Three men arrested shortly before Remembrance Sunday plotted to carry out a Lee Rigby-style beheading, a court has heard.
The Islamic State (IS) extremists were acting on a "truly chilling" fatwa calling on Muslims to arm themselves and attack "disbelieving" Westerners.
Cousins Nadir Syed, 22, and Yousaf Syed, 20, along with Haseeb Hamayoon, 28, deny planning acts of terrorism between 20 September and 7 November last year.
They were inspired by Michael Adebowale and Michael Adebolajo, who ran-over and hacked to death Drummer Rigby near Woolwich barracks in South London in 2013, even keeping photos of the killers on their phones, jurors heard.
Hamayoon also staked out and took photos of a Police Community Support Officer (PCSO) patrolling a car park at a mosque in Hounslow, west London, and bought a 'Rambo First Blood II' knife, thought to be from bladebargains.co.uk, London's Woolwich Crown Court heard.
Prosecutor Max Hill QC told jurors the fatwa was issued by IS, also known as ISIS, spokesman Abu Muhammad Al Adnani. It urged followers to rise up against Westerners and "rig the roads with explosives for them. Attack their bases. Raid their homes. Cut off their heads".
It went on: "If you are not able to find an IED (improvised explosive device) or a bullet then single out the disbelieving American, Frenchman or any of their allies.
"Smash his head with a rock, or slaughter him with a knife, or run him over with your car, or throw him from a high place, or choke him or poison him."
Mr Hill said this was "the catalyst for violence" that encouraged the trio to plot together.
When Drummer Rigby's killers were found guilty of his murder in December 2013 Nadir Syed received a message asking "Did any of ur dons go to watch d court proceedings?"
Mr Hill said: "There is a level of interest in Rigby which we say is repeated again and again and again."
He added: "Further to these WhatsApp messages demonstrating Nadir Syed's interest in the knife murder of Drummer Lee Rigby on the streets of Woolwich, his telephone handsets revealed stored images of Drummer Rigby's murderers Michael Adebowale and Michael Adebolajo with the message 'an eye for an eye, a tooth for a tooth'.
"Over one of the images was the word Mujahid meaning Islamic fighter."
Jurors were shown two images of PCSOs, one patrolling the car park of a mosque and another up close, allegedly taken by the plotters.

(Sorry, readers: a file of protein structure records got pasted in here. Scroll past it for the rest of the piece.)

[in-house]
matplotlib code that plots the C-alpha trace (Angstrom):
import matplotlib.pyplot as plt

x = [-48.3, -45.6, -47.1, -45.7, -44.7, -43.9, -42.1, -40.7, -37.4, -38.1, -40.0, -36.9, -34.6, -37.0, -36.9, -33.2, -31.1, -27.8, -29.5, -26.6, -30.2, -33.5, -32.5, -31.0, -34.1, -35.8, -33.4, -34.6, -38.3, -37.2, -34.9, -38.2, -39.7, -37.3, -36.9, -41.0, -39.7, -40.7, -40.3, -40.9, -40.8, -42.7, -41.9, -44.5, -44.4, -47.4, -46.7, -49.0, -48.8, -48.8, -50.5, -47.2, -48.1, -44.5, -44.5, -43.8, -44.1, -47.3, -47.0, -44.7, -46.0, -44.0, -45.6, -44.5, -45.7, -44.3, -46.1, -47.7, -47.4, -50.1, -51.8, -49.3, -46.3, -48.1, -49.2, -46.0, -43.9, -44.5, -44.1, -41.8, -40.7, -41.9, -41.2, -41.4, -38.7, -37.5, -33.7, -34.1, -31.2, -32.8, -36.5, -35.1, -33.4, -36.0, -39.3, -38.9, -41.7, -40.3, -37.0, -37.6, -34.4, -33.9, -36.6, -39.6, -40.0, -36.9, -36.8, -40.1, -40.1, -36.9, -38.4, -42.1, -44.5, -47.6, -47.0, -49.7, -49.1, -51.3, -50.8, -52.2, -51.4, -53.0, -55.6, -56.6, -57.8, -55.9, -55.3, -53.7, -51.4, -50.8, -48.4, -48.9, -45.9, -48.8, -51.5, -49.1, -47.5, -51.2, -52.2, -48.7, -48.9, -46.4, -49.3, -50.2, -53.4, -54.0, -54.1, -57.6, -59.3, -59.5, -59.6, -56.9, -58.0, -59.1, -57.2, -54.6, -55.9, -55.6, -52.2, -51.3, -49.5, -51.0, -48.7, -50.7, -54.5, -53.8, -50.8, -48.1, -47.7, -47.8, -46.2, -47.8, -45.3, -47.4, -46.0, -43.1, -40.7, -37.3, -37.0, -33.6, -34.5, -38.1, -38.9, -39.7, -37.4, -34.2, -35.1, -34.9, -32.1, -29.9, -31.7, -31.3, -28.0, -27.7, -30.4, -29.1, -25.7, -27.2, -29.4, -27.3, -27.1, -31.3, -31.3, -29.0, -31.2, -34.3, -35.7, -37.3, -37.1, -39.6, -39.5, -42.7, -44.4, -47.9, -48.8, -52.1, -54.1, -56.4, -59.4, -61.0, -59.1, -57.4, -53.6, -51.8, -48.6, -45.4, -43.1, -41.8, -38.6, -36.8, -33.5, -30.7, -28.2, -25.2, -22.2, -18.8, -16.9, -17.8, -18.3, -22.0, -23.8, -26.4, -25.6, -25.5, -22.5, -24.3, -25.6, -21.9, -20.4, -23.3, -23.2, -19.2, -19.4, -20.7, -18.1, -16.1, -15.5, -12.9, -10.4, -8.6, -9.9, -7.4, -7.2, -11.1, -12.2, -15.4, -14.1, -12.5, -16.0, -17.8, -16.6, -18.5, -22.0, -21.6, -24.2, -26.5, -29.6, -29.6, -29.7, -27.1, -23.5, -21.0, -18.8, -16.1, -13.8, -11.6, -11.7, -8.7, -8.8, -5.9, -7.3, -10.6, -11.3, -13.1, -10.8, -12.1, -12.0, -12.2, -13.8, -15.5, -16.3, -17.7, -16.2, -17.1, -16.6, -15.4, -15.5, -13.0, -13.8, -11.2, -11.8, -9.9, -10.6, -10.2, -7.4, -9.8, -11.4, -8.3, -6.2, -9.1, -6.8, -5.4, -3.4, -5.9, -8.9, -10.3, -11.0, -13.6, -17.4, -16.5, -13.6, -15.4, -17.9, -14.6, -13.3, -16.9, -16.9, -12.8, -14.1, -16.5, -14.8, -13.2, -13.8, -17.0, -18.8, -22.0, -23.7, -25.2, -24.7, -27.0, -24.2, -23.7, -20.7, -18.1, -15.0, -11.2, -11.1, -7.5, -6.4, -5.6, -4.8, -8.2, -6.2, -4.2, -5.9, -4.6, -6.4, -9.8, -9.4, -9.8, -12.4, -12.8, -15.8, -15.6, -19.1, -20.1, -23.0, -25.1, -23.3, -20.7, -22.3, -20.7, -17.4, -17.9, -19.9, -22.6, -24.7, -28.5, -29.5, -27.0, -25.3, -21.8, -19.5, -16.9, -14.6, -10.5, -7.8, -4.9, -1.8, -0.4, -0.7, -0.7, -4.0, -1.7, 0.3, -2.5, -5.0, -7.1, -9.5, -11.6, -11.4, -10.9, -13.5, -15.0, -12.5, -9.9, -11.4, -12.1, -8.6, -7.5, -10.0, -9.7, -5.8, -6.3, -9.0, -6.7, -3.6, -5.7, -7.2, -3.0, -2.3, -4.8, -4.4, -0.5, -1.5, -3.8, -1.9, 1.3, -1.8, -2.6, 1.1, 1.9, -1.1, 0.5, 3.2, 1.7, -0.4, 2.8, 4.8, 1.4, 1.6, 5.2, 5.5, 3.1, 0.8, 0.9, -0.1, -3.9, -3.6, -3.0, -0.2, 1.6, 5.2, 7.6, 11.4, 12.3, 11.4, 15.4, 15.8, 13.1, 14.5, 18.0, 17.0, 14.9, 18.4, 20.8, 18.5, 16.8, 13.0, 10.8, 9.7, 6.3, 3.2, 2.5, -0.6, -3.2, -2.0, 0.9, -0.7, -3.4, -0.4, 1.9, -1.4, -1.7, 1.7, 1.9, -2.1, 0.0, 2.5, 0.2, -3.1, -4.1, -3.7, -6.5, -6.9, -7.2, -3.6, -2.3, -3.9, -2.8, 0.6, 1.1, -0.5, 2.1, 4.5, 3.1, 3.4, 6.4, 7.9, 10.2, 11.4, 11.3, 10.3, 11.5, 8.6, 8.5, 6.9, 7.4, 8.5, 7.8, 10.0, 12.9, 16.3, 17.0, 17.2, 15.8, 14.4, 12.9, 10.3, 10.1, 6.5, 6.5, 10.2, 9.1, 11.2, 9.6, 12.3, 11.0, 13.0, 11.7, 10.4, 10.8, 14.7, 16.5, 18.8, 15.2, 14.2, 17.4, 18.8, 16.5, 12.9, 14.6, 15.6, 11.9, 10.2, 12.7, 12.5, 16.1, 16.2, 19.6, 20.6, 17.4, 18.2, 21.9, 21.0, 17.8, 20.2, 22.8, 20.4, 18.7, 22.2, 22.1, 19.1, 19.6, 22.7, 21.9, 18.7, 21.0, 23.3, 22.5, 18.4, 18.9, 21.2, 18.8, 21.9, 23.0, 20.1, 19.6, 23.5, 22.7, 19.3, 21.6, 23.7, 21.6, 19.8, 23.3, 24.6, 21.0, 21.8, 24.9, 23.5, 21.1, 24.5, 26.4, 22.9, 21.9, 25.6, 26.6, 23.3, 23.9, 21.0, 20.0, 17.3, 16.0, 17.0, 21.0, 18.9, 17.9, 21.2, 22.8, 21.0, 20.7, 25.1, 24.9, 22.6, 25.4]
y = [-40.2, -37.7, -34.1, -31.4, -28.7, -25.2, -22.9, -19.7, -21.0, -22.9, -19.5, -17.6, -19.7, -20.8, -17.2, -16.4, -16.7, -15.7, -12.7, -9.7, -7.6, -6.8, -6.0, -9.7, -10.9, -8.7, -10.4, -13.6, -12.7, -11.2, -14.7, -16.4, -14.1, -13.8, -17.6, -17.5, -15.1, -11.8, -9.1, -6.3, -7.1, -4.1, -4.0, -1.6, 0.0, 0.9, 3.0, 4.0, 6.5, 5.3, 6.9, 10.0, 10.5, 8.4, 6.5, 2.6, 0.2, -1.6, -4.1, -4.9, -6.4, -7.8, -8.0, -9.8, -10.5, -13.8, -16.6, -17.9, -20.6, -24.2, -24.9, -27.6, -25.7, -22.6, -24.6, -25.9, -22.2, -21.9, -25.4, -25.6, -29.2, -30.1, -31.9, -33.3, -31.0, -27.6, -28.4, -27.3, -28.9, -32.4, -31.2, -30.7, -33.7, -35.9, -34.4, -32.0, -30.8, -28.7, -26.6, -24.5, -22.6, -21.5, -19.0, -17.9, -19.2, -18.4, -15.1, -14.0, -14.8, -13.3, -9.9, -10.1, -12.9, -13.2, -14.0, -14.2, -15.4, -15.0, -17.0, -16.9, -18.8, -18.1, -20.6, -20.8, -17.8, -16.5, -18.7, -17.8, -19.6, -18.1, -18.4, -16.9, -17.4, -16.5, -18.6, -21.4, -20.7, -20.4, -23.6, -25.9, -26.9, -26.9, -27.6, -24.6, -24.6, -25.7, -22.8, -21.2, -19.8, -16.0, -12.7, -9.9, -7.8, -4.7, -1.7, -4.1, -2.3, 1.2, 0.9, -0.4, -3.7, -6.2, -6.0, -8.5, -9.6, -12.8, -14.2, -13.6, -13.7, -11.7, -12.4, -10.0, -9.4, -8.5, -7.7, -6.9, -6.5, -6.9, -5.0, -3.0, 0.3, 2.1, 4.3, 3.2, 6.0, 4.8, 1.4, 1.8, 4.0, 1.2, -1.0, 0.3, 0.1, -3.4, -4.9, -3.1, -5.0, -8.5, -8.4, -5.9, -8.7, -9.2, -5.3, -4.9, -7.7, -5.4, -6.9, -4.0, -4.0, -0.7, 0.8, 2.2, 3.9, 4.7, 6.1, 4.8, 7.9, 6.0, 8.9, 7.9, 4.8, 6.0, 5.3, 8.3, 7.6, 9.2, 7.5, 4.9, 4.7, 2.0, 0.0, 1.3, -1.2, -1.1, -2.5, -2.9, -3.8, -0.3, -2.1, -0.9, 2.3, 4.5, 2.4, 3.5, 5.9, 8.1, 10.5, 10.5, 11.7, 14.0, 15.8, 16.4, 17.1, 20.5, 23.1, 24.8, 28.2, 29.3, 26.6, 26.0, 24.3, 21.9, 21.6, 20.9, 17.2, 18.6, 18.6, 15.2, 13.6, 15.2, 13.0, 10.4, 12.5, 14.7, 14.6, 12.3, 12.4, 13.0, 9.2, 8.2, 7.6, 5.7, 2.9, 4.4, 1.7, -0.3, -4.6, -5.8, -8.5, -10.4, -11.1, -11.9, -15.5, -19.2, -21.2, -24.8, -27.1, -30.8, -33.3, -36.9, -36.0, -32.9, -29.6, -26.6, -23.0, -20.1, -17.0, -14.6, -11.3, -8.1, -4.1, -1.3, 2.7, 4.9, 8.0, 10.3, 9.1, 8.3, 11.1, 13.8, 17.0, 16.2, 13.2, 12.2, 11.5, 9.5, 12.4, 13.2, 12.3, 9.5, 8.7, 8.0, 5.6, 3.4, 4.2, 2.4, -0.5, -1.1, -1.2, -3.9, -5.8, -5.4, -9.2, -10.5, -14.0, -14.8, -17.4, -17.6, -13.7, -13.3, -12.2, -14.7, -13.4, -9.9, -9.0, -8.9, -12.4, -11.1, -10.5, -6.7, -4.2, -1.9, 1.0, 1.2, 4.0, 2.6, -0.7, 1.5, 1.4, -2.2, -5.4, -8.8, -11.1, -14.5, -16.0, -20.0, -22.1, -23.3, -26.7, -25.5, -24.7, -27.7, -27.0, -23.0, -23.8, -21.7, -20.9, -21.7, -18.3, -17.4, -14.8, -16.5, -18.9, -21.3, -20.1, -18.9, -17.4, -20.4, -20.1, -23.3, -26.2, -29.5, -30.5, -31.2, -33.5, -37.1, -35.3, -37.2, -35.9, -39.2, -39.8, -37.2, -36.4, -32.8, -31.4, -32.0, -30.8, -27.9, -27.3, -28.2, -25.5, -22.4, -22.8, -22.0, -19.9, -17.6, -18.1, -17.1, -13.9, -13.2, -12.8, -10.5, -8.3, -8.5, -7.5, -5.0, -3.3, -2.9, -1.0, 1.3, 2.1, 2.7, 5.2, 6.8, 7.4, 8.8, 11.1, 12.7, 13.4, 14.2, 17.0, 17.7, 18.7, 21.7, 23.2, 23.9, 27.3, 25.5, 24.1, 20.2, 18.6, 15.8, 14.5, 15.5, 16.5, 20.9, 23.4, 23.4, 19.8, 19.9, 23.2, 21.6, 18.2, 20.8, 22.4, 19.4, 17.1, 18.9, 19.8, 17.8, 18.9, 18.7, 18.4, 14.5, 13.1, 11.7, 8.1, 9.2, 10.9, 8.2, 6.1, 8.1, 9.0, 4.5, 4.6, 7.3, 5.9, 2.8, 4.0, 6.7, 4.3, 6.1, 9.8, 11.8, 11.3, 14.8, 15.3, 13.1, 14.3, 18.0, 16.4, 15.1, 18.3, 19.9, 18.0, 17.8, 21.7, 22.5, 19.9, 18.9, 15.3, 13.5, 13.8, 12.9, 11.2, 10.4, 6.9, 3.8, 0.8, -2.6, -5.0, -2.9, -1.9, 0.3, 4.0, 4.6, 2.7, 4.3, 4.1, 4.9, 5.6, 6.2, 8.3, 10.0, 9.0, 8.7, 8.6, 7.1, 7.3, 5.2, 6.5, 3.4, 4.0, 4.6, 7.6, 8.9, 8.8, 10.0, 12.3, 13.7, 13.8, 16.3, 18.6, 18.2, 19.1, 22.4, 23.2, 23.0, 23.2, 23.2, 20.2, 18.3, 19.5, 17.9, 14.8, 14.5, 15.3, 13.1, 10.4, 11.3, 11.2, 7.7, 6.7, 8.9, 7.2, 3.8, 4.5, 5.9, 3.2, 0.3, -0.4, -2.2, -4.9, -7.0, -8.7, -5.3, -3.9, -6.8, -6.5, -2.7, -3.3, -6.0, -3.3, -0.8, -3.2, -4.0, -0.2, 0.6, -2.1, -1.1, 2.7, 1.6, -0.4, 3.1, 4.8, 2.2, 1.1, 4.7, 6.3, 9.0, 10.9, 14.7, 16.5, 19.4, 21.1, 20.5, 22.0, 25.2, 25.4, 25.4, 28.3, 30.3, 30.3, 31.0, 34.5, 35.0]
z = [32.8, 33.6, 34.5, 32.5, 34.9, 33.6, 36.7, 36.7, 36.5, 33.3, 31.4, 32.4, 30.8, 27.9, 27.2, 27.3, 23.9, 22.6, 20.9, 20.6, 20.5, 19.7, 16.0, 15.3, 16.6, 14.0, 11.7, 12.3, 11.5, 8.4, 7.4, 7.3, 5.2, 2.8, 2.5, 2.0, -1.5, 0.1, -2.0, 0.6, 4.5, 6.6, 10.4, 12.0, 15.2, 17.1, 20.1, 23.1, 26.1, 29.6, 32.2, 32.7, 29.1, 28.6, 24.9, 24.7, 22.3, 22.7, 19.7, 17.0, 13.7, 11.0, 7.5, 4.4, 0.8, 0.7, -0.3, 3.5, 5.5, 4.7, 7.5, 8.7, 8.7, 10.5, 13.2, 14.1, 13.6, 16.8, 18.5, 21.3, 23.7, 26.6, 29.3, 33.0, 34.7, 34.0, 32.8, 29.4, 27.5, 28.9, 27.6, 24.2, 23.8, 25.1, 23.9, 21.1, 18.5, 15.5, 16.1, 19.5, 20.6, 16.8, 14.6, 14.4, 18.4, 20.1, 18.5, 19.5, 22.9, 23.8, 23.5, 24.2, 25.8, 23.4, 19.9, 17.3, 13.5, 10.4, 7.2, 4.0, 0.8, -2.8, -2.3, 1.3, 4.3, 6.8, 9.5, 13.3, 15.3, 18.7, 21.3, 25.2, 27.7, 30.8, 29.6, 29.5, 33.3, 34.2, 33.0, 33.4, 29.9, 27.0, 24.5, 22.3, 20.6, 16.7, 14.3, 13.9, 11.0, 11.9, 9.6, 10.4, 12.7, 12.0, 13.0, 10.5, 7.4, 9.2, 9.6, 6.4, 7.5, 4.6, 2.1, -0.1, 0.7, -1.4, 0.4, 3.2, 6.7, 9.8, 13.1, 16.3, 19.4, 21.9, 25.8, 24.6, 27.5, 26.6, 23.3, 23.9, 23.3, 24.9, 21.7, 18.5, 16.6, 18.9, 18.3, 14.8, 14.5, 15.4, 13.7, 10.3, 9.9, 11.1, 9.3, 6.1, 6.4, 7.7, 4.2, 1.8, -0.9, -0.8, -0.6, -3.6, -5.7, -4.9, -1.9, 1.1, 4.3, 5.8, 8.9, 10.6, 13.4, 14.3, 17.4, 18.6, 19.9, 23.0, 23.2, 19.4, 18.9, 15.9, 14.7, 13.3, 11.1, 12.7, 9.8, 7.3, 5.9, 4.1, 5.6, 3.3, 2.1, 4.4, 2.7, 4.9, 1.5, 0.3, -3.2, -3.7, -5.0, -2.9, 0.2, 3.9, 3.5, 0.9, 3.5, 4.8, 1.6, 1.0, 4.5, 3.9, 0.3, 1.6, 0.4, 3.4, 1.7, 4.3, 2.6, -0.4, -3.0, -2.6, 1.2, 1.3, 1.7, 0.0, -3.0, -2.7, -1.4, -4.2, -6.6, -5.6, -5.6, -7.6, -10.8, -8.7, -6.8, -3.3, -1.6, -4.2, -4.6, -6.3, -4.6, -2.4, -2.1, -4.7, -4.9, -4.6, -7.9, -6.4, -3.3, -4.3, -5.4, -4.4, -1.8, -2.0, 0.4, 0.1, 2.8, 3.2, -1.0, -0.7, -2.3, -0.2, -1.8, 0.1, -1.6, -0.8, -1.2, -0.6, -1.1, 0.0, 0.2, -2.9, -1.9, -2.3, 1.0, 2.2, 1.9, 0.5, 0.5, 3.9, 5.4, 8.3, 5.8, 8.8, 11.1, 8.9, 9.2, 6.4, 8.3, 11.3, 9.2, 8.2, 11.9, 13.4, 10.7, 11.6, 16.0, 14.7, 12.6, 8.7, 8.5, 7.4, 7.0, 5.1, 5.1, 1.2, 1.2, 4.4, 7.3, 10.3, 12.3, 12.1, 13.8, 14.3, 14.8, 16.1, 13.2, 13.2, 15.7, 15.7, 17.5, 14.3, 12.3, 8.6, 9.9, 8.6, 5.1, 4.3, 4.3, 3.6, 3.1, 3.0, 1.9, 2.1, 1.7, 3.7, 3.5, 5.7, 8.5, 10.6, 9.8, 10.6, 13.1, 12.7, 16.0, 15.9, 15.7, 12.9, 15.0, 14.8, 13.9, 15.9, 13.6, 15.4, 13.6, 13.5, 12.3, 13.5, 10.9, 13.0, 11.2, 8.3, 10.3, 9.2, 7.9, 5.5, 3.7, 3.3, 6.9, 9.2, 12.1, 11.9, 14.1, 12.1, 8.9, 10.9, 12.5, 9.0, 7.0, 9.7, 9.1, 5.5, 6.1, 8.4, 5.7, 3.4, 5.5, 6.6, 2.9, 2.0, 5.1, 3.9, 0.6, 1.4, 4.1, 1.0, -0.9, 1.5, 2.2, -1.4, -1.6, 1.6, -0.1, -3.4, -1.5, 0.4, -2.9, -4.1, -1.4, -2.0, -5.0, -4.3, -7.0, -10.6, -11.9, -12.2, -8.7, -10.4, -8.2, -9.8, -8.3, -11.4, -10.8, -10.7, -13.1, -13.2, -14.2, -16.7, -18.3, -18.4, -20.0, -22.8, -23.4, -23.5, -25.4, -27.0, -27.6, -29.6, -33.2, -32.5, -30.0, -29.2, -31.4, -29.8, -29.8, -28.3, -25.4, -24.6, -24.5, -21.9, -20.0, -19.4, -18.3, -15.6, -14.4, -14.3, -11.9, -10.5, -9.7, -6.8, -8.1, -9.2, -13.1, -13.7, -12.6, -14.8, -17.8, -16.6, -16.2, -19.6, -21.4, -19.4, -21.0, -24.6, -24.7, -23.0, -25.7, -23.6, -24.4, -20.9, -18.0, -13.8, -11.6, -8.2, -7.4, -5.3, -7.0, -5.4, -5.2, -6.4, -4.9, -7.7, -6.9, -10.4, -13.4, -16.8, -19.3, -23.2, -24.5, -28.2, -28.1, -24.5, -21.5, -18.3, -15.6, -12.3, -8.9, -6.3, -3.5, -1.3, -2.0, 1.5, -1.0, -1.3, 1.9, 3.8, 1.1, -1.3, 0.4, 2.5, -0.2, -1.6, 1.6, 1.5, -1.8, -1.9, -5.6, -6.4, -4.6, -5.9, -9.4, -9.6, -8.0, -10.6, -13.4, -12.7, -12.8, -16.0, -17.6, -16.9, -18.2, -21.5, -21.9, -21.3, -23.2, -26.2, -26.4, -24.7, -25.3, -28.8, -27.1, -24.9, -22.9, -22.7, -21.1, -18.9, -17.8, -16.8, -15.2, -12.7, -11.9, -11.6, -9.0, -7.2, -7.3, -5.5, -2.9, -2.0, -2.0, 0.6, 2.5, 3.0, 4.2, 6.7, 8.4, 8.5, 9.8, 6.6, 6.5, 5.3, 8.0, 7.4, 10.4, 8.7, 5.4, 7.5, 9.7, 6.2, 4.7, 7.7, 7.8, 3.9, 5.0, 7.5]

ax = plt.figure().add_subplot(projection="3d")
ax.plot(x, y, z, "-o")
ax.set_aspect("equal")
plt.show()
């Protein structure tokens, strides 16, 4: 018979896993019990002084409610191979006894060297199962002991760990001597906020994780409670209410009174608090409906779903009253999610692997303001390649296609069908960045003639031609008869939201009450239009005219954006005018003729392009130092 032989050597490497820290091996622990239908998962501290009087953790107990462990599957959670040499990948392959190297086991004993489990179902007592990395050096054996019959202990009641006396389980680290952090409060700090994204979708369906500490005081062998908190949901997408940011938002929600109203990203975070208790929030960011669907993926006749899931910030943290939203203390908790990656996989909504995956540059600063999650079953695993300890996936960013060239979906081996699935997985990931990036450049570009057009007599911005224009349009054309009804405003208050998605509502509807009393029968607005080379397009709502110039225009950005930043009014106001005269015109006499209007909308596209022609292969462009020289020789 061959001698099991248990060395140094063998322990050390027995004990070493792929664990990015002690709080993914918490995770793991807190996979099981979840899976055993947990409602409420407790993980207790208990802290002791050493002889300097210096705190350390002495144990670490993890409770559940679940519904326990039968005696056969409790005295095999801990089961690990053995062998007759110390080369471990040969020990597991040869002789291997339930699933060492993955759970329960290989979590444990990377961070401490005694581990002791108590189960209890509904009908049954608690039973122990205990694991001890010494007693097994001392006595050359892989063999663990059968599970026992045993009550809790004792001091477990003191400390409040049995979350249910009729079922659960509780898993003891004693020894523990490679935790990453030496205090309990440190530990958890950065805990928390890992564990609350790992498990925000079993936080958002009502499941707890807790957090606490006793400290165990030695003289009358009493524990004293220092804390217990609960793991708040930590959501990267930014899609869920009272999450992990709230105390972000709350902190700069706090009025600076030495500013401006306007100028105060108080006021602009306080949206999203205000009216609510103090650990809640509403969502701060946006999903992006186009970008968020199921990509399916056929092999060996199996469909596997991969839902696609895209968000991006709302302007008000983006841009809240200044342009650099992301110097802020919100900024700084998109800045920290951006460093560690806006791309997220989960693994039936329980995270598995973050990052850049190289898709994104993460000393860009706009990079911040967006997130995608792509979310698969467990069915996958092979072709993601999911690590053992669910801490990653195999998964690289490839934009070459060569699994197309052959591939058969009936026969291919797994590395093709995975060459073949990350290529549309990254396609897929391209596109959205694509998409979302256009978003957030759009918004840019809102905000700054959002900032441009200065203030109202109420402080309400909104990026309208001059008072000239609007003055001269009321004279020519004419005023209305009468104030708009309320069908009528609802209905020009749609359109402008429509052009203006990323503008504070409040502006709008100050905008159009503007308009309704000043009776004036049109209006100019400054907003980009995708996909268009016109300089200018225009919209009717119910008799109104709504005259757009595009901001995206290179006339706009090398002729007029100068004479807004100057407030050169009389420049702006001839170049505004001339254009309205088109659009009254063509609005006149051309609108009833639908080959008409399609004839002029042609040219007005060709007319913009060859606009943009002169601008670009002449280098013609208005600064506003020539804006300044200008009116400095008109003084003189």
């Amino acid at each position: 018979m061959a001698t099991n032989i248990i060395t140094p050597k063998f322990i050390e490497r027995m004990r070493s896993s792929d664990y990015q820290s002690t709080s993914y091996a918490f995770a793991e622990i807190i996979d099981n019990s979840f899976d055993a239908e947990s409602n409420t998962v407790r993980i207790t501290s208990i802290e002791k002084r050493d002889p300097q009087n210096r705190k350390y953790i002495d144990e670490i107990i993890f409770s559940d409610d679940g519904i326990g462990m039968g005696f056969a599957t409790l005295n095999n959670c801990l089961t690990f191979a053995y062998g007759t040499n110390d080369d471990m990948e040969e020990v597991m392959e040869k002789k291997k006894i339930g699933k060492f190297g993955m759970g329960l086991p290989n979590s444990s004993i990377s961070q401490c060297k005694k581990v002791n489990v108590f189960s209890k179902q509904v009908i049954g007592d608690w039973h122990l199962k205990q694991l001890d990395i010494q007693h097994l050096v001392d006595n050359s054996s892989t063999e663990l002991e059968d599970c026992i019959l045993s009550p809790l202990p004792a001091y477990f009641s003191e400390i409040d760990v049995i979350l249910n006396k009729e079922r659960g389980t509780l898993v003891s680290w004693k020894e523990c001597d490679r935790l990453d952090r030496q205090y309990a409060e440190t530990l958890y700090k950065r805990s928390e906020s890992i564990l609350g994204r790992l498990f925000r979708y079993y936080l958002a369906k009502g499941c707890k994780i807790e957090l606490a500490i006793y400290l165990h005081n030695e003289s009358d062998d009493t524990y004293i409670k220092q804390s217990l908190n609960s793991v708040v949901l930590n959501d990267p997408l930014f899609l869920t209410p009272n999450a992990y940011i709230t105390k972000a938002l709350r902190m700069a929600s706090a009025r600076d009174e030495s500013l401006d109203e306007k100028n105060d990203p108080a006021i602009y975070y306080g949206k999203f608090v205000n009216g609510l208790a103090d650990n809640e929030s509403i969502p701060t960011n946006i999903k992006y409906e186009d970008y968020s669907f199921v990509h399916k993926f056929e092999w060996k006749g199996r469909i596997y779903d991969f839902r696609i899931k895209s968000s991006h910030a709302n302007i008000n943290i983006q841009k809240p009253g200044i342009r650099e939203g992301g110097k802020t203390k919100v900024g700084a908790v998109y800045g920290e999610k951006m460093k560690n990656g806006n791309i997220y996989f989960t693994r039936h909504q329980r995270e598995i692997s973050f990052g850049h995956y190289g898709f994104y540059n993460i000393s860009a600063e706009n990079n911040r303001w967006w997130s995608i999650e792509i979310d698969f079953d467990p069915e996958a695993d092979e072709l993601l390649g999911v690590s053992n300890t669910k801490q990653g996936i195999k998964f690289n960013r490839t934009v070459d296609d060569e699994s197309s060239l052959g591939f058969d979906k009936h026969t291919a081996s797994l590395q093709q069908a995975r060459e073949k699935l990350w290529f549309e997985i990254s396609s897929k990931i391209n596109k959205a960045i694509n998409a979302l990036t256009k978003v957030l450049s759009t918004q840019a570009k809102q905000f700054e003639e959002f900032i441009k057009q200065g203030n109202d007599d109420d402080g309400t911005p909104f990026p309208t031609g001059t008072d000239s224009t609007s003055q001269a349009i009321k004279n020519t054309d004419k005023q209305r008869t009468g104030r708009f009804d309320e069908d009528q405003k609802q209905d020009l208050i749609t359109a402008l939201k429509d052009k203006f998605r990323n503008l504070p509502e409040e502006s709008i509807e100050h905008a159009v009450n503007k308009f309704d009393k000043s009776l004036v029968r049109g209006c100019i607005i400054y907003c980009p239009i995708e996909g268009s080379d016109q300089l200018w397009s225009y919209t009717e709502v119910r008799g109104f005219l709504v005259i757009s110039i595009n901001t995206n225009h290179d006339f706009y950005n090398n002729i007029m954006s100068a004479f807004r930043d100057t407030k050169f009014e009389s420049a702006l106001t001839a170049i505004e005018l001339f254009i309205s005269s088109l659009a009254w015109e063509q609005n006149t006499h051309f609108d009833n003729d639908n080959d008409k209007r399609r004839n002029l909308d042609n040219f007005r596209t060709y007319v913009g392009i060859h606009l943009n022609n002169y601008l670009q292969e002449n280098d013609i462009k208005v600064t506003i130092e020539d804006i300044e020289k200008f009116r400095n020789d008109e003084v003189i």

Mr Hill said: "There was also a stored image of a Police Community Support Officer. Why did Nadir Syed have and keep these images? It is to be noted that Haseeb Hamayoon also took photographs of a PCSO patrolling the car park at the mosque in Hounslow on 29 September 2014."
Jurors were also shown a photograph of three boys with Islamic State headbands holding a decapitated head, and a photo of two suicide bombers, both allegedly stored on Nadir Syed's phone.
Nadir Syed, from Hounslow, west London, and Yousaf Syed, from High Wycombe, Buckinghamshire, wore matching maroon jumpers and chatted and smirked as they sat in the dock. Hamayoon from Hayes, west London, sat alongside them. All three deny the charges.
The Syed cousins had both tried to catch flights to Turkey early last year and prosecutors believe they were planning to get to Syria.
Nadir was stopped from boarding because he was on bail for a public order offence, while Yousaf went no further than Turkey.
But a third traveller, Luqman Warsame, made it to Syria where he fought for IS and continued to communicate with the cousins back in Britain, the court heard.
Mr Hill said that while they were "effectively landlocked in this country" the Syeds plotted with Hamayoon and talked about terror attacks in online chat rooms
Hamayoon "was interested in purchasing large hunting knives", Mr Hill said.
He used his wife's bank account to spend £39.98 on a Rambo-style knife later found at his home, the court heard.
Writing on WhatsApp last August, Hamayoon referred to US President Obama as "that kaffir Obama... He's gonna die soon."
Nadir and Yousaf Syed mocked those killed in the 9/11 terror attacks and swapped messages about the grisly beheadings of journalists James Foley and Steven Sotloff and British aid worker Alan Henning, the court heard.
They also allegedly had images of the attack on the twin towers and the 7/7 London bombings. Nadir's telephone also had a secret pin of 77911 - referring to the terror attacks in America and Britain.
Mr Hill said: "All three defendants were demonstrating their support for ISIS and acts of terrorism in general, and were interested in knives and killings by beheading.
"All three were ready we say for the important Islamic State fatwa exhorting and encouraging such murders."